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Protecting CT’s Youth in the Age of Legal Cannabis


The opening of adult-use cannabis dispensaries in Connecticut marks a major change in our state. This is the first time cannabis has been legally sold to adults in Connecticut, and this change brings with it a responsibility for all of us to ensure it is used responsibly. Now more than ever, we need to think about the potential harm cannabis use can have on young people. Regardless of your stance on the issue of legalization, we must all take responsibility for protecting our youth.

The Governor’s Prevention Partnership has been working to prevent youth substance use for more than 30 years. We understand the importance of education and awareness about cannabis use for young people. Cannabis use can have a significant impact on healthy development and it is critical for parents, carers, educators and community members to have accurate information about the effects of cannabis use on young people.

As a parent, I know that protecting our children from the potential harm is a top priority – and I know that may become more difficult now that cannabis is legal, the perception of harm has diminished, or you may find it more difficult to tell your child don’t use marijuana if you use it. At the most basic levels, it’s important to talk to your children about substance use and the dangers of substance use to their health. Teens are generally less likely to use if their parents have consistent and clear boundaries around substance use.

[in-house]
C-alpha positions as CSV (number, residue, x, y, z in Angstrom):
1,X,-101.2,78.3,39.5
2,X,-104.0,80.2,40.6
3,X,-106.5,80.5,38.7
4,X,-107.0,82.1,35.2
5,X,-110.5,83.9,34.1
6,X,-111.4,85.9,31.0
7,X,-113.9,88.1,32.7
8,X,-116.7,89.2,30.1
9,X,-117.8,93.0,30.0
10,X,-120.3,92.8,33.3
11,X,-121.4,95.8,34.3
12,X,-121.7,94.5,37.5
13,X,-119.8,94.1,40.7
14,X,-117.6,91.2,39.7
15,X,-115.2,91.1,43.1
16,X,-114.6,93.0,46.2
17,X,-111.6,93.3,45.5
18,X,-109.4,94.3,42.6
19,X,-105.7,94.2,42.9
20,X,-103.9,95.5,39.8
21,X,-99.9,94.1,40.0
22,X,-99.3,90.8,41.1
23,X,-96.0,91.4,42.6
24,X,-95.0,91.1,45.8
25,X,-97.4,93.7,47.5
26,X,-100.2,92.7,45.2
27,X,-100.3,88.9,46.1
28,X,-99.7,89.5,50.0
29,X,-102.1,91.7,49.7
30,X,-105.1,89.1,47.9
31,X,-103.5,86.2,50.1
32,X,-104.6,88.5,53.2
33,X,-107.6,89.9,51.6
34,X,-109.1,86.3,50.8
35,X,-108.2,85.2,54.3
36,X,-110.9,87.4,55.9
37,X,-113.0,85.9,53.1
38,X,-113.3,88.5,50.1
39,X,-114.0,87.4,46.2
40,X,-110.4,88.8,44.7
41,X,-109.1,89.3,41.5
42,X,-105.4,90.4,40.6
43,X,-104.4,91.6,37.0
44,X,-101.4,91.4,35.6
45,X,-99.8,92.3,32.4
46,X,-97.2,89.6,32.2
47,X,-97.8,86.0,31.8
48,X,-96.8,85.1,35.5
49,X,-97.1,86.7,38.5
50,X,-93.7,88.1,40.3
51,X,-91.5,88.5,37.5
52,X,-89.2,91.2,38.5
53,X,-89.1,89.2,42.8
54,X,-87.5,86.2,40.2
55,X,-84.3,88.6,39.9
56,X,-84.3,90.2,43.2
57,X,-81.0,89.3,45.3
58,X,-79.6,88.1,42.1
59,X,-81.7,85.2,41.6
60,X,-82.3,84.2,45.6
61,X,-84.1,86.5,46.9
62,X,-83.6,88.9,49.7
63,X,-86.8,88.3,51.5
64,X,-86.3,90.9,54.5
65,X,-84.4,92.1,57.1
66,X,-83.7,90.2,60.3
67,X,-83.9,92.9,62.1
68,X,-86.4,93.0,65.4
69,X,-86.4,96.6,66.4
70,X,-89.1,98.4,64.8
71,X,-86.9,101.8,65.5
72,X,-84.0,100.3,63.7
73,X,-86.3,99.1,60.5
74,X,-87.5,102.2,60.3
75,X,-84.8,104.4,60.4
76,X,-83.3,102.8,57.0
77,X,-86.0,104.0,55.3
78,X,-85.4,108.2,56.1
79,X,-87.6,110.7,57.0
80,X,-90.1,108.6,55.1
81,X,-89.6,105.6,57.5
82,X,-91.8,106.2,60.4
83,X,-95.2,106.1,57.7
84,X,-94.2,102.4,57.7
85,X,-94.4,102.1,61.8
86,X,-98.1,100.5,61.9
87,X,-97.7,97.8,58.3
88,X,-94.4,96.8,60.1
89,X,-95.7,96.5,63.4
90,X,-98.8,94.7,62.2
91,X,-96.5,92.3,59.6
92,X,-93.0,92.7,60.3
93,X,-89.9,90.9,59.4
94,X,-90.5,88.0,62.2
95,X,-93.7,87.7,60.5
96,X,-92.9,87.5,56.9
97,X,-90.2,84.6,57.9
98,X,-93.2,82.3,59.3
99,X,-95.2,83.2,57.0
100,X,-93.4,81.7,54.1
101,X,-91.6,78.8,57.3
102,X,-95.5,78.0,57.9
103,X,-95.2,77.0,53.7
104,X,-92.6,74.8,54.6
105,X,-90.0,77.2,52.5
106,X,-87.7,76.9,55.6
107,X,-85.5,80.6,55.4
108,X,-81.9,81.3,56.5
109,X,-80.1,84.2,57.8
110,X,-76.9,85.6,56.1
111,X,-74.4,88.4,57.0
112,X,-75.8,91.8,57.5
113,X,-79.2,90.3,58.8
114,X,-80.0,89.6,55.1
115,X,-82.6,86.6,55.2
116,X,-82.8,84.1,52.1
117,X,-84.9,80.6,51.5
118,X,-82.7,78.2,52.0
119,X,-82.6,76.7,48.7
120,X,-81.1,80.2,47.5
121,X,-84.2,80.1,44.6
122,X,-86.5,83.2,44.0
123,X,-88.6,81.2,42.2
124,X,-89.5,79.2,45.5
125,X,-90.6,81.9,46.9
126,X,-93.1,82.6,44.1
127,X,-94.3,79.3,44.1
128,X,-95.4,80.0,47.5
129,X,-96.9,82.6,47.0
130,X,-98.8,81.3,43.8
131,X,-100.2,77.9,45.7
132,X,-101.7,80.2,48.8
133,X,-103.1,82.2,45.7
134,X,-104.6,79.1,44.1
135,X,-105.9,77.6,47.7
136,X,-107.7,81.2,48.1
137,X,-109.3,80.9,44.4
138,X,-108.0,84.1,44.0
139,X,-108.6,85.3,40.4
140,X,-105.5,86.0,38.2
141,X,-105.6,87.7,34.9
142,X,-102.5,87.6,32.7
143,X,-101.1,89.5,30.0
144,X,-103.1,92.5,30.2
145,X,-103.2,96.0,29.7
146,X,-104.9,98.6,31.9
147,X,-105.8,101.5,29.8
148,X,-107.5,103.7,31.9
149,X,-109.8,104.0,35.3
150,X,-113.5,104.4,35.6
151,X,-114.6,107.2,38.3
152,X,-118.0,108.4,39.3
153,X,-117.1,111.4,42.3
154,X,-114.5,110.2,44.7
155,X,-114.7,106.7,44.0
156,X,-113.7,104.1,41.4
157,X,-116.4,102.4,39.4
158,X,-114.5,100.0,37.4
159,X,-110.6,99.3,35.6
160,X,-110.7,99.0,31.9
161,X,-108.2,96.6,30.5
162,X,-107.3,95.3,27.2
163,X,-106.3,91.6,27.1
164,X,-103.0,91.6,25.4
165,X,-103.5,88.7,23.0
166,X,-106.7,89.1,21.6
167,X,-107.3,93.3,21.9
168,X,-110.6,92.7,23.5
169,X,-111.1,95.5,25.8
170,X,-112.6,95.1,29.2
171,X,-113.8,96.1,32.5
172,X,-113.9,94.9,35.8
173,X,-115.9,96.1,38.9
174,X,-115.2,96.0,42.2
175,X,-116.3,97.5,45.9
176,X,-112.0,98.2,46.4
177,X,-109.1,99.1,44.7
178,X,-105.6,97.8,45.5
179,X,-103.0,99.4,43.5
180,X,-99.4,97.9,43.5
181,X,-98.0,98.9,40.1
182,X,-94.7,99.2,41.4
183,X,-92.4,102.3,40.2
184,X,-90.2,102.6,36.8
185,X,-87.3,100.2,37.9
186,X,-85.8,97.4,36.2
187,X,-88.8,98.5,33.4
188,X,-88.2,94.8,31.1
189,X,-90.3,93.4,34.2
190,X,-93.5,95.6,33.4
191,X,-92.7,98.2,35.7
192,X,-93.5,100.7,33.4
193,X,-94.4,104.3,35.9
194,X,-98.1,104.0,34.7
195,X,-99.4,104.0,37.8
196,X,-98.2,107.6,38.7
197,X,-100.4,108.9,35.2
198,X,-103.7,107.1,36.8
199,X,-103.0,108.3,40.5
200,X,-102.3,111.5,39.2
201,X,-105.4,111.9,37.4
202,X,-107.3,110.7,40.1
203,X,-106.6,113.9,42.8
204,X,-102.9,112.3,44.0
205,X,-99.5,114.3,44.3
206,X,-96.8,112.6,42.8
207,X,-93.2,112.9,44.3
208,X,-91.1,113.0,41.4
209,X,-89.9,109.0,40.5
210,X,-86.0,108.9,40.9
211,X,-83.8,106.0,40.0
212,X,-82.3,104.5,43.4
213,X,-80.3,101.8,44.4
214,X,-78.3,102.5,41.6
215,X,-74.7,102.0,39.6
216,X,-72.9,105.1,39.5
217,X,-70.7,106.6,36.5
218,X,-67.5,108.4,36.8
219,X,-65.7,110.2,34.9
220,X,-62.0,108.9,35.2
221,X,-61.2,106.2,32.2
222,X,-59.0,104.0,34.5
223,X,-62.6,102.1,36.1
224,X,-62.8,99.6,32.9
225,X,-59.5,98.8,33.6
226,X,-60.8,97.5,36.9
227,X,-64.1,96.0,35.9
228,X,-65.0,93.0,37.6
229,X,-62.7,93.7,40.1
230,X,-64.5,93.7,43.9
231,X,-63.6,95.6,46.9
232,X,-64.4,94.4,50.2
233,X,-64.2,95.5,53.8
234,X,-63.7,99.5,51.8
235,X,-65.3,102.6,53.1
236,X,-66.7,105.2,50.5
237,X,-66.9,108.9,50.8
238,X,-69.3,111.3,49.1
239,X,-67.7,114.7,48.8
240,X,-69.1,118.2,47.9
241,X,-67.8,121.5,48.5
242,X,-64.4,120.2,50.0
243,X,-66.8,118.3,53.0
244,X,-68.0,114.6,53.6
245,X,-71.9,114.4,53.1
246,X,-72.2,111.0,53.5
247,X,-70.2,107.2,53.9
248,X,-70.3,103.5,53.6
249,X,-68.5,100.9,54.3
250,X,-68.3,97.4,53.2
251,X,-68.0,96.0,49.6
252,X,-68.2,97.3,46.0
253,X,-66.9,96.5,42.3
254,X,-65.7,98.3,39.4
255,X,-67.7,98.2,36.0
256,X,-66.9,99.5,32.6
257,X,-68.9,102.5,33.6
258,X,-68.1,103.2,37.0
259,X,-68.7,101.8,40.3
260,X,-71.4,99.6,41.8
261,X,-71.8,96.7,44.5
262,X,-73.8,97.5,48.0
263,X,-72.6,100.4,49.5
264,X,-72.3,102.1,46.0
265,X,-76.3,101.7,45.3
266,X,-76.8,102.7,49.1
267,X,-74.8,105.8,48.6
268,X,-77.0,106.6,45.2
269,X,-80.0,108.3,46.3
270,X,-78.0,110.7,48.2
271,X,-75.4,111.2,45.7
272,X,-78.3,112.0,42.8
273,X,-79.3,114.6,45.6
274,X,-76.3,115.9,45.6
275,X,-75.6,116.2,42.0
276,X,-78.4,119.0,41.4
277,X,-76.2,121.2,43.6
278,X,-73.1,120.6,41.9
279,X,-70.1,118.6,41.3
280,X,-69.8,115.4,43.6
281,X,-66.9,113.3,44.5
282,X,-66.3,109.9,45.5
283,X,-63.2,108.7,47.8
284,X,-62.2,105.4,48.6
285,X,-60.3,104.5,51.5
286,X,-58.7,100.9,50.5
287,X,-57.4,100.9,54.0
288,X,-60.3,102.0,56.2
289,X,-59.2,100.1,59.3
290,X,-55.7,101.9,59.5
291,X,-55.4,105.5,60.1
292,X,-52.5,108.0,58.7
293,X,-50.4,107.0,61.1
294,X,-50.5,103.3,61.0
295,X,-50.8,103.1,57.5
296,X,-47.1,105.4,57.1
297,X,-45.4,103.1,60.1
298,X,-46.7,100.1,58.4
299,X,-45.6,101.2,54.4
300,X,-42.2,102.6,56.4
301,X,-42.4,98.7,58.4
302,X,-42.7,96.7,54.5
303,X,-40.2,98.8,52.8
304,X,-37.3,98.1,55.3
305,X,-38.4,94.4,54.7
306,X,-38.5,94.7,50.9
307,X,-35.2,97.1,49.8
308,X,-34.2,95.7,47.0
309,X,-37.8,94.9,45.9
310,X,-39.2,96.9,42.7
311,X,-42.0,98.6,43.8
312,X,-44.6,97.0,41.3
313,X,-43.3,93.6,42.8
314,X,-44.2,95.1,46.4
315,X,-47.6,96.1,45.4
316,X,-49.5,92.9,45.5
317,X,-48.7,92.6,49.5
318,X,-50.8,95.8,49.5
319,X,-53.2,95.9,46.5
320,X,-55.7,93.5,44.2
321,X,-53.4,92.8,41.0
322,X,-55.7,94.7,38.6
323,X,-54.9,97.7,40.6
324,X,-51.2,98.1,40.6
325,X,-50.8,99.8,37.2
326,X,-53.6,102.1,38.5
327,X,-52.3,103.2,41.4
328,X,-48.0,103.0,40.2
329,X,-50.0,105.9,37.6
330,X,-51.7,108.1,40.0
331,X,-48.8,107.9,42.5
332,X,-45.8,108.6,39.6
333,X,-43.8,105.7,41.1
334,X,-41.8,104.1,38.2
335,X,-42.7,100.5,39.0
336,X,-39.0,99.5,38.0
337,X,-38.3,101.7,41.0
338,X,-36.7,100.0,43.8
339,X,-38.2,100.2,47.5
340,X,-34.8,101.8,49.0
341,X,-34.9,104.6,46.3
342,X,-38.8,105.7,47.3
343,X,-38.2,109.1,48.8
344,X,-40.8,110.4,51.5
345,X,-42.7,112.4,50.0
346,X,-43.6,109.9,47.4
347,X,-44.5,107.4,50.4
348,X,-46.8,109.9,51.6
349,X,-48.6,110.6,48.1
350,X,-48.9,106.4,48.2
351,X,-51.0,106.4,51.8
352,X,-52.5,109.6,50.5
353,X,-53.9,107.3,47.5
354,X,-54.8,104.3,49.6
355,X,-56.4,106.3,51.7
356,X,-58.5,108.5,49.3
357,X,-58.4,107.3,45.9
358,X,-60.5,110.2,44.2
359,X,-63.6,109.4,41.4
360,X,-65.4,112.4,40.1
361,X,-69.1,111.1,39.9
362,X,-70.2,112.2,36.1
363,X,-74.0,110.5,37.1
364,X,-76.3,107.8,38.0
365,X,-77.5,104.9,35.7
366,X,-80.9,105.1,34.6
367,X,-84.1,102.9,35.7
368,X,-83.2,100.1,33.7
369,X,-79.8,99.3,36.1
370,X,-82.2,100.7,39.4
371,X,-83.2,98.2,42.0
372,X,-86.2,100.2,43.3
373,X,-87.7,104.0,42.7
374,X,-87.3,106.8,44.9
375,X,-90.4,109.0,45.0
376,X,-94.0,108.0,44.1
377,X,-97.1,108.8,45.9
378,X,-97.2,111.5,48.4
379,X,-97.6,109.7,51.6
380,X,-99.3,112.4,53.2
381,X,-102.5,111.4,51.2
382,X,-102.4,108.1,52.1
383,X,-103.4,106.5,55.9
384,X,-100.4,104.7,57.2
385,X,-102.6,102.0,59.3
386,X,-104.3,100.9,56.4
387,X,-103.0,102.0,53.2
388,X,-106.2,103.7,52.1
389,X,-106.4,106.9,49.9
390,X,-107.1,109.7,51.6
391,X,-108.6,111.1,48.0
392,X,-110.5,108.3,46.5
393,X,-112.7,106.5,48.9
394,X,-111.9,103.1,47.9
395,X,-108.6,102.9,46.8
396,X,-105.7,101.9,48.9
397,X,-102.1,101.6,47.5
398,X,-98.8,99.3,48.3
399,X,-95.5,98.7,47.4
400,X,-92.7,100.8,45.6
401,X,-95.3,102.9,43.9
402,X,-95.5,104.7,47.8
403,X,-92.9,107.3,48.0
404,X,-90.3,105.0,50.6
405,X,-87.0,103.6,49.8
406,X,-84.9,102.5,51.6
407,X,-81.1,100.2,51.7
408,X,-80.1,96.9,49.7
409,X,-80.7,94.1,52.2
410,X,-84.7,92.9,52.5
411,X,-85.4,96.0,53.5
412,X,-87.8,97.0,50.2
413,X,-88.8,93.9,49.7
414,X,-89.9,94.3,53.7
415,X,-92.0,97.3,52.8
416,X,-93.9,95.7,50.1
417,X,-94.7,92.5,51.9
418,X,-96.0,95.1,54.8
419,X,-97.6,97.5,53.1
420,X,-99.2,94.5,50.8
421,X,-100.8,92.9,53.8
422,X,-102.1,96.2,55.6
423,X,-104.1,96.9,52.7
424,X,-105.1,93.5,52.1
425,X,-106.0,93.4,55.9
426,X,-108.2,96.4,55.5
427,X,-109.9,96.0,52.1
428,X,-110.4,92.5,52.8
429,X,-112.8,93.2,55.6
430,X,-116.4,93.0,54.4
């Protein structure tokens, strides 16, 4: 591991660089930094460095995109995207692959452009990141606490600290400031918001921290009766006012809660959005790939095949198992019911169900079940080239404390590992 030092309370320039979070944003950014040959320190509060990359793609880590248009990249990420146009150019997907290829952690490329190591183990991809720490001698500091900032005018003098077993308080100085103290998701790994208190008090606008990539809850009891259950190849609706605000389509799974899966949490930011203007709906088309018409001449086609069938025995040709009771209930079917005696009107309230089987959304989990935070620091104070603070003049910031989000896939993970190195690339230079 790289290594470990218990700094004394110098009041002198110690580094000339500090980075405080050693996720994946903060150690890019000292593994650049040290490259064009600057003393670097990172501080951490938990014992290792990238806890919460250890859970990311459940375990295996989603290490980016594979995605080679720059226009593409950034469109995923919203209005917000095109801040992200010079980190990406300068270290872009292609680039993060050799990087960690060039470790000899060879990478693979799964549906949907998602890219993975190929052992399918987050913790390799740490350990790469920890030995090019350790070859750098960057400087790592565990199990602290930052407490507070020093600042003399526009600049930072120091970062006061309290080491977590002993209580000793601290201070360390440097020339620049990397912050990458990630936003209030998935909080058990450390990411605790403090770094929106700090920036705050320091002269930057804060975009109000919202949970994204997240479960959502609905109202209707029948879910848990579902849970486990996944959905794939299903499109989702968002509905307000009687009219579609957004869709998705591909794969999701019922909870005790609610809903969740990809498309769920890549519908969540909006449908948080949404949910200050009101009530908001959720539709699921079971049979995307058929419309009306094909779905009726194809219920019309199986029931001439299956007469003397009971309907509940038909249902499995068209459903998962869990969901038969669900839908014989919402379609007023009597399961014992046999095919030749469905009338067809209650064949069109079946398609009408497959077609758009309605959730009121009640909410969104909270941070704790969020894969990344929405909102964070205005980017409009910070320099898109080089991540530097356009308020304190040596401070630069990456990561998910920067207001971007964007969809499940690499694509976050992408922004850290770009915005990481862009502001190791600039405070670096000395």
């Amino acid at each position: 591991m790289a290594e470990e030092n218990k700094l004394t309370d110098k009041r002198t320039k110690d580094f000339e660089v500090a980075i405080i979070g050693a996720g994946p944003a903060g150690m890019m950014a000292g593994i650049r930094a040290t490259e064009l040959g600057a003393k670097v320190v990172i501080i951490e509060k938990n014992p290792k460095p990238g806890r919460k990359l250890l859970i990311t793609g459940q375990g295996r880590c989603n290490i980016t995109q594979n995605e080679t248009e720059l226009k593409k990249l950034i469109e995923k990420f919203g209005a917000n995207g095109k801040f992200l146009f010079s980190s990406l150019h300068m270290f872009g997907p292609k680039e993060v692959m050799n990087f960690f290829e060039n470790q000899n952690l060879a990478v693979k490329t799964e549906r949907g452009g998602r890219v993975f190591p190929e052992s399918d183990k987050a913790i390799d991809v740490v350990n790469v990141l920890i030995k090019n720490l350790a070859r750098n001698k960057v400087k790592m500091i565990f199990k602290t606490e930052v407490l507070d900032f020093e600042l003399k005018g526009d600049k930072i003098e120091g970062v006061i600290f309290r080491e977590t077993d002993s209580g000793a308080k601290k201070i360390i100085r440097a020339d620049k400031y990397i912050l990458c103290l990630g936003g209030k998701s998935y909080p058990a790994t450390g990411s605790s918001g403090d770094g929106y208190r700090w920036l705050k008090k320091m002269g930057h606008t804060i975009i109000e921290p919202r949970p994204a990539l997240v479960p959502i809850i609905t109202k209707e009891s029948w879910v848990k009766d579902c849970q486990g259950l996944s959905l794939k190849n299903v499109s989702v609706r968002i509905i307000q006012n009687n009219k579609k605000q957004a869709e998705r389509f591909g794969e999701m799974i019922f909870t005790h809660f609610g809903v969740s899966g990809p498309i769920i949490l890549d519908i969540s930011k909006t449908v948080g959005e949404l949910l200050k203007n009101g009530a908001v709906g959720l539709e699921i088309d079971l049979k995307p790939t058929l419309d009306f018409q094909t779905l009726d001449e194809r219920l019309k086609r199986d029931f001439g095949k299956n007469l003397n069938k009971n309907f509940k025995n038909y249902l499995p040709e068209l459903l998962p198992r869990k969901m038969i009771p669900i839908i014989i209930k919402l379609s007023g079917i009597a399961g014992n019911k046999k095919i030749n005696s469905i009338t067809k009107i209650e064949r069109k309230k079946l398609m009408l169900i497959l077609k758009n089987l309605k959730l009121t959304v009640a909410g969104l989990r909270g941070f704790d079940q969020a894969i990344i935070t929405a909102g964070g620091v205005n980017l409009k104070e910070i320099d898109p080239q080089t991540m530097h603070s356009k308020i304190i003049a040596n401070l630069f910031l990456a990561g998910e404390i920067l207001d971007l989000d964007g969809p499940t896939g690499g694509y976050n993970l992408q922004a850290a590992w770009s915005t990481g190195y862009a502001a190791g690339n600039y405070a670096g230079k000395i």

As adults, we have a responsibility to protect cannabis from accidental users. This means preventing access, keeping it out of reach, disposing of cannabis waste properly and considering the potential consequences of using cannabis in front of young people.

It is not only the responsibility of the parents, but also of the cannabis dispensaries to ensure that no cannabis is sold to minors. Dispensaries have a legal and moral obligation to comply with state laws and regulations and not to sell to anyone under the age of 21. They also have a responsibility to educate customers about the safe storage and disposal of cannabis products to ensure they do not end up in their hands. of young people.


The legalization and sale of cannabis for adult use in Connecticut highlights the public’s need for accurate information and training. In response, we are announcing a free virtual training event, “Cannabis in CT”. This informative webinar will take place on February 2. It provides participants with facts about cannabis use, Connecticut’s cannabis laws, and the potential impact on healthy development in young people. It also includes helpful tips on how to talk to the young people in your life about cannabis use. You can register for “Cannabis in CT” via

As an organization passionate about preventing drug abuse, we recognize the importance of providing accurate and unbiased information to the public. We believe that through education and awareness we can work together to reduce the potential harms of cannabis use to young people. We urge anyone interested in learning more about cannabis use to join us in this informative event.

This is not a time to be complacent, but more vigilant than ever to protect our youth. We are all responsible for keeping our young people safe and healthy. As an organization, we are committed to continuing our work to prevent youth substance use. By working together, we can ensure that Connecticut youth are well informed about the very real harms of cannabis use and the potential impact it could have on their future. We hope you will join us in this vital effort.

Kelly Juleson is co-president and chief external affairs officer of The Governor’s Prevention Partnership.
The Governor’s Prevention Partnership is building capacity statewide to prevent underage drinking and substance use.